St. Patrick’s Day. Twenty years ago this meant green beer, a green t-shirt and a ghastly green hue to the skin the next day. Ten years ago this meant a rowdy parade with a stroller, slightly larger green t-shirt and maybe a dinner of corned beef and cabbage. This year, St. Patrick’s Day falls on a Monday, which means 3 kids off to school, not even a faint glimmer of a green t-shirt, and the start of a new tradition, Chocolate Biscuit Cake. This cake is fudgy, sticky and crispy. Best of all, no oven required!
Now I’m not 100% sure that biscuit cake is even Irish. I have seen it called Danish Biscuit Cake and understand that it is a favorite of the Prince of Wales. However, last summer when I was in Ireland, I ate this awesome cake for the first time. I scarfed down every last morsel and then licked my fingers clean. I spent the rest of the day scouring bookstores for a cookbook that might offer this decadent recipe. While the cookbook search ended fruitlessly, I did find a lovely shopkeeper who offered me her family recipe. Bingo! This was the proverbial pot-of-gold at the end of the rainbow (cue the dancing Leprechauns). Thanks so much to Kate from Killarney! It’s now a family recipe for me too.
Happy St. Patty’s Day!
2 sticks butter (½ lb.)
⅔ cup Lyle golden Syrup (I found this at Whole Foods)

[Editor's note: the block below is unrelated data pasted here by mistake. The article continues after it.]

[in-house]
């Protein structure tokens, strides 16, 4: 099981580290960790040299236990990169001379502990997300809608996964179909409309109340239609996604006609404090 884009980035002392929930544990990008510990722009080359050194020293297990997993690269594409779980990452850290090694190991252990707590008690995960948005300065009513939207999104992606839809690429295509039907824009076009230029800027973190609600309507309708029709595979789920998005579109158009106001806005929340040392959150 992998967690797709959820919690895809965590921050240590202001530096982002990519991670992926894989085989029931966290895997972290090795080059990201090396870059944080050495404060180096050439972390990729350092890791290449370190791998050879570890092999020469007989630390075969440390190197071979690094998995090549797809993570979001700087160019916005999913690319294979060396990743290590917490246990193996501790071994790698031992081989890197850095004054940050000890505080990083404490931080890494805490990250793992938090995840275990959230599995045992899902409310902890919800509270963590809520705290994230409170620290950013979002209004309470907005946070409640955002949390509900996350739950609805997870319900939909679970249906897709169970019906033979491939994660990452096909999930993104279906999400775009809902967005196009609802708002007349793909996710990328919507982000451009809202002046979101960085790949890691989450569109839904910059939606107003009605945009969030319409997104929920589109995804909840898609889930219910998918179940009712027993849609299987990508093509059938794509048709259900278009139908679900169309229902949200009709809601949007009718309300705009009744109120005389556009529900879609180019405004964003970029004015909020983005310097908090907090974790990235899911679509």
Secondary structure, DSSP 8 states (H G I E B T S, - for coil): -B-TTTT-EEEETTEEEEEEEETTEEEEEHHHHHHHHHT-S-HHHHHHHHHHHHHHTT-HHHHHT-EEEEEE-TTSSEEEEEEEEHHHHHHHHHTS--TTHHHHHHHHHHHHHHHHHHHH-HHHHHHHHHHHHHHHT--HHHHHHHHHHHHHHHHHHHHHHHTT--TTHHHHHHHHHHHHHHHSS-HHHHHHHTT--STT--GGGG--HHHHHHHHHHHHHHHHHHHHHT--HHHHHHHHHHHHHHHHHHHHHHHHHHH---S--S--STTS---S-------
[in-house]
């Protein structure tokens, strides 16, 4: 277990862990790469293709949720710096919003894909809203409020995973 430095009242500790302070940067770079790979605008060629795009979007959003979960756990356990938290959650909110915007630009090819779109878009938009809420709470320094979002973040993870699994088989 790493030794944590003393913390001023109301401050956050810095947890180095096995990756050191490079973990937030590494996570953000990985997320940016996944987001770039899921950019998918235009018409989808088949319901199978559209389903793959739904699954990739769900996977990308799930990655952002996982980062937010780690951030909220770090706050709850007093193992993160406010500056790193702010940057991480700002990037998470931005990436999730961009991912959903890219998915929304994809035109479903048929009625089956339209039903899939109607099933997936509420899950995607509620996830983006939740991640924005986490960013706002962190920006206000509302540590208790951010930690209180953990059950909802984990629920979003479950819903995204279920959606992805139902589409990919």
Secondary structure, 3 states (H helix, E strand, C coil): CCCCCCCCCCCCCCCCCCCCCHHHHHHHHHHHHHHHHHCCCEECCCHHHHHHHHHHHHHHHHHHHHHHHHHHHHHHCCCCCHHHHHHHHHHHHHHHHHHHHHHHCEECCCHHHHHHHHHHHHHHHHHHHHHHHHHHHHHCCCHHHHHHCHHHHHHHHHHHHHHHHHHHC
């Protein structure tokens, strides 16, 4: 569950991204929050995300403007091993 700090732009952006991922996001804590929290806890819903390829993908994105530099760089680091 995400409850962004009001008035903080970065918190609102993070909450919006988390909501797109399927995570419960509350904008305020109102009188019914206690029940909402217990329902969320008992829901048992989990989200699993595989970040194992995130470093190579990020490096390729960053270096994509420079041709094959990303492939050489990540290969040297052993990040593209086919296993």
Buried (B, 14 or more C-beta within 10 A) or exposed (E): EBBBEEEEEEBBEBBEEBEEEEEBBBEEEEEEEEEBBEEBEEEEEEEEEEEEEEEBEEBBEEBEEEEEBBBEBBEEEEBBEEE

12oz. semi-sweet chocolate morsels
⅓ cup cream (either half and half or heavy cream)
1-12oz. box Social Tea Biscuits (Nabisco)*
*Most recipes call for (McVitie’s) Digestive Biscuits or Rich Tea Biscuits. The ones I used were found in my local grocery store and an easy substitute.
**The original recipe did not use cream, but several others I found on-line did. I think it makes the chocolate creamy and delicious.
***Other recipes call for dried fruit and nuts. I like mine plain, just as I had it that first time in Ireland.
Melt the first 3 ingredients in a double boiler. To create a double boiler put about 1 inch of water in a medium sized saucepan and bring it to a simmer. Place a large metal bowl on top. Put your ingredients in this bowl. The heat from the simmering water will gently melt the chocolate. Use a potholder to hold the bowl in place, it will be hot. Once the chocolate is melted, and the ingredients are mixed together, remove the bowl from the heat and stir in the cream.
Break the biscuits into pieces, not crumbs. Kate recommends using a rolling pin, but I just broke mine by hand (actually 4 little hands happily broke them into pieces). Add the biscuit pieces to the chocolate and mix well.
Line a loaf pan with plastic wrap that hangs over all the sides. Add the “batter” into the lined pan, cover with the plastic that hangs over, and press down firmly. Put it into the refrigerator until completely cooled. I usually leave mine over night. Kate tells me these cakes freeze well, but I have never had enough left over to try it.